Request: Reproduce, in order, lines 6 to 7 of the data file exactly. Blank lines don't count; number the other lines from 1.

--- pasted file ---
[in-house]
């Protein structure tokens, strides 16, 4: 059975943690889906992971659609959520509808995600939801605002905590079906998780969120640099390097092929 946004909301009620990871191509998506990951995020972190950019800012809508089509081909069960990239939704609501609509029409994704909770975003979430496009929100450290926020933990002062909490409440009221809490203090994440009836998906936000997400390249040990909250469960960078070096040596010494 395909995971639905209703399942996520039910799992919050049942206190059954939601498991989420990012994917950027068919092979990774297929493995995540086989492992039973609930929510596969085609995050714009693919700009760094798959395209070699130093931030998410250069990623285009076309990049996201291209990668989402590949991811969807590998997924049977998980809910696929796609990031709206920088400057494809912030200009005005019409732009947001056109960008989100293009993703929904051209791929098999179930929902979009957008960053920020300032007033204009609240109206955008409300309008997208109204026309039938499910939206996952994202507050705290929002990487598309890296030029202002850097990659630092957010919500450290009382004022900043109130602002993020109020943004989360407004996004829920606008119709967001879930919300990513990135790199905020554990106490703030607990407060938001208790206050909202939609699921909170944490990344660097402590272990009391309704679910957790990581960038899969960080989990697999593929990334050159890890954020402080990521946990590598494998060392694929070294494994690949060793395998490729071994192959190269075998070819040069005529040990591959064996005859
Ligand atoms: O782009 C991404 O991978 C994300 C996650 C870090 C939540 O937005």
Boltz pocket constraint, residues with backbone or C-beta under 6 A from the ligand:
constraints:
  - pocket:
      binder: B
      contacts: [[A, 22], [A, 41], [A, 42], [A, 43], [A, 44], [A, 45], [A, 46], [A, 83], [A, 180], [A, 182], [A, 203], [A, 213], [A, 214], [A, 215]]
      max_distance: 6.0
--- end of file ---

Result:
  - pocket:
      binder: B